Netrin1 Produced by Neural Progenitors, Not Floor Plate Cells, Is Required for Axon Guidance in the Spinal Cord
2017; 94 (4): 790-?
Netrin1 has been proposed to act from the floor plate (FP) as a long-range diffusible chemoattractant for commissural axons in the embryonic spinal cord. However, netrin1 mRNA and protein are also present in neural progenitors within the ventricular zone (VZ), raising the question of which source of netrin1 promotes ventrally directed axon growth. Here, we use genetic approaches in mice to selectively remove netrin from different regions of the spinal cord. Our analyses show that the FP is not the source of netrin1 directing axons to the ventral midline, while local VZ-supplied netrin1 is required for this step. Furthermore, rather than being present in a gradient, netrin1 protein accumulates on the pial surface adjacent to the path of commissural axon extension. Thus, netrin1 does not act as a long-range secreted chemoattractant for commissural spinal axons but instead promotes ventrally directed axon outgrowth by haptotaxis, i.e., directed growth along an adhesive surface.
View details for DOI 10.1016/j.neuron.2017.03.007
View details for PubMedID 28434801
Netrin1 establishes multiple boundaries for axon growth in the developing spinal cord.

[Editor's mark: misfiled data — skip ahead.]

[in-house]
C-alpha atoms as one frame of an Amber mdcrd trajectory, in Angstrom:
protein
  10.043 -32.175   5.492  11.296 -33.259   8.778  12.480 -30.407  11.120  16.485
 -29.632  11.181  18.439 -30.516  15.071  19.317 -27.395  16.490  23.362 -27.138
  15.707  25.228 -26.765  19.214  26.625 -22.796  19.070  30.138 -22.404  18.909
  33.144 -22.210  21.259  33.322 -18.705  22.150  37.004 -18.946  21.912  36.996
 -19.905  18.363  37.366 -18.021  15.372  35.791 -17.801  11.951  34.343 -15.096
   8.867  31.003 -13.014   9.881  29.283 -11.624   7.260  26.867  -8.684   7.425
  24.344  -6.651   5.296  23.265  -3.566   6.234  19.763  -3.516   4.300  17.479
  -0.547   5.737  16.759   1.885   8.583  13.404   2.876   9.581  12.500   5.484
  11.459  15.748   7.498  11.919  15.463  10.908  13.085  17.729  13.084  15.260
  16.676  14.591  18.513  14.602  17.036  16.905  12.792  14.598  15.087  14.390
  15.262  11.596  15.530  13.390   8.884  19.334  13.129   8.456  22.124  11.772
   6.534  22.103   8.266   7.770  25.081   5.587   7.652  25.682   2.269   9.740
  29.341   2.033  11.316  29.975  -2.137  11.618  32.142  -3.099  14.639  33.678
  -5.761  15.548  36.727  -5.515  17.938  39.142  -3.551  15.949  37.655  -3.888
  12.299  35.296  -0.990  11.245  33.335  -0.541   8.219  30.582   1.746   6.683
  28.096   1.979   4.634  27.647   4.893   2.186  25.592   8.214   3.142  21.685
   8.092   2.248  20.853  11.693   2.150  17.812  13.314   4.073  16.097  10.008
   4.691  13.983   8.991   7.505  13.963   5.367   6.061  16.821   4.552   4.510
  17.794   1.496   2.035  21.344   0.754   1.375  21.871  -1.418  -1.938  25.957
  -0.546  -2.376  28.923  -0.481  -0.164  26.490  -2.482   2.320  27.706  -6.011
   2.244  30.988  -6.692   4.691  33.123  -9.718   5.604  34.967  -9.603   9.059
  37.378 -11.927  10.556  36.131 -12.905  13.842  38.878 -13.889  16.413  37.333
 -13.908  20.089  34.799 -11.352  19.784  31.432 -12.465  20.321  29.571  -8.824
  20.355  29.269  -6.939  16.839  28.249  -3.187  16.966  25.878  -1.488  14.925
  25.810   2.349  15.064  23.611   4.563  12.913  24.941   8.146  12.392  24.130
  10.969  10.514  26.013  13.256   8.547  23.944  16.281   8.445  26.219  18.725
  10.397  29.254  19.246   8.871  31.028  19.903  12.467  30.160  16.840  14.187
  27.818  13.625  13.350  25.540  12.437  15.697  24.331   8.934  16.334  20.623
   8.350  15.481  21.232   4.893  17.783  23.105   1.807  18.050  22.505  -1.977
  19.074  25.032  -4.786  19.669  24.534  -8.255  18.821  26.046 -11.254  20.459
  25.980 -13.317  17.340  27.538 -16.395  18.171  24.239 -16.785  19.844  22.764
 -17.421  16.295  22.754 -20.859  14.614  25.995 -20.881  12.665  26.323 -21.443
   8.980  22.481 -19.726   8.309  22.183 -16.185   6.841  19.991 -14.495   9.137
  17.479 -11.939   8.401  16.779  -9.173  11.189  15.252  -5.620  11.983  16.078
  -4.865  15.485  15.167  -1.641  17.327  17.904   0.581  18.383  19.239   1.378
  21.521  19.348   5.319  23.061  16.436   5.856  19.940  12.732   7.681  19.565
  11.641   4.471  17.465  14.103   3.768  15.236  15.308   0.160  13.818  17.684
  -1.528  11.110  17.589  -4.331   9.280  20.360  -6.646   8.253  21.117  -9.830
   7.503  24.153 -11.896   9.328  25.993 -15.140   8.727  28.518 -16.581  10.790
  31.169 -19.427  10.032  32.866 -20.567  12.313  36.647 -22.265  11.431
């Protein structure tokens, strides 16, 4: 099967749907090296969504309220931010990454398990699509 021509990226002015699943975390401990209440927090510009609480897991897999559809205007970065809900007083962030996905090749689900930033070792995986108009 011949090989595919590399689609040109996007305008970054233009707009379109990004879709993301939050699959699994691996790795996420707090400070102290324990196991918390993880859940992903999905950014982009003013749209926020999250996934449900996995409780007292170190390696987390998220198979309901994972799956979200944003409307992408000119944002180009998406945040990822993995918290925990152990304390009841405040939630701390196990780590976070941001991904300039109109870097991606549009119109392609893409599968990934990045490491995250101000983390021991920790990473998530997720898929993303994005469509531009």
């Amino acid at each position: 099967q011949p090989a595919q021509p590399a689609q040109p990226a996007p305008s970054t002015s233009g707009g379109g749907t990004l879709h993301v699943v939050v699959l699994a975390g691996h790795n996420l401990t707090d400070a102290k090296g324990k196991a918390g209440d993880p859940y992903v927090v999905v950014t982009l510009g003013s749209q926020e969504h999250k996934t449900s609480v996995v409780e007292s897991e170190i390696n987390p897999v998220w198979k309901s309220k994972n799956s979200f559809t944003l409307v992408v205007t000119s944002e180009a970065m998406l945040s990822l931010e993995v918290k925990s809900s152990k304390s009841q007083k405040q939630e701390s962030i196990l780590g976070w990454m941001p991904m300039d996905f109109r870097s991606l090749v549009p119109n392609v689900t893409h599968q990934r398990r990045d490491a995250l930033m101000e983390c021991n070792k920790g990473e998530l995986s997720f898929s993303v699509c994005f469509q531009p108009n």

The canonical model for netrin1 function proposed that it acted as a long-range chemotropic axon guidance cue. In the developing spinal cord, floor-plate (FP)-derived netrin1 was thought to act as a diffusible attractant to draw commissural axons to the ventral midline. However, our recent studies have shown that netrin1 is dispensable in the FP for axon guidance. We have rather found that netrin1 acts locally: netrin1 is produced by neural progenitor cells (NPCs) in the ventricular zone (VZ), and deposited on the pial surface as a haptotactic adhesive substrate that guides Dcc(+) axon growth. Here, we further demonstrate that this netrin1 pial-substrate has an early role orienting pioneering spinal axons, directing them to extend ventrally. However, as development proceeds, commissural axons choose to grow around a boundary of netrin1 expressing cells in VZ, instead of continuing to extend alongside the netrin1 pial-substrate in the ventral spinal cord. This observation suggests netrin1 may supply a more complex activity than pure adhesion, with netrin1-expressing cells also supplying a growth boundary for axons. Supporting this possibility, we have observed that additional domains of netrin1 expression arise adjacent to the dorsal root entry zone (DREZ) in E12.5 mice that are also required to sculpt axonal growth. Together, our studies suggest that netrin1 provides "hederal" boundaries: a local growth substrate that promotes axon extension, while also preventing local innervation of netrin1-expressing domains.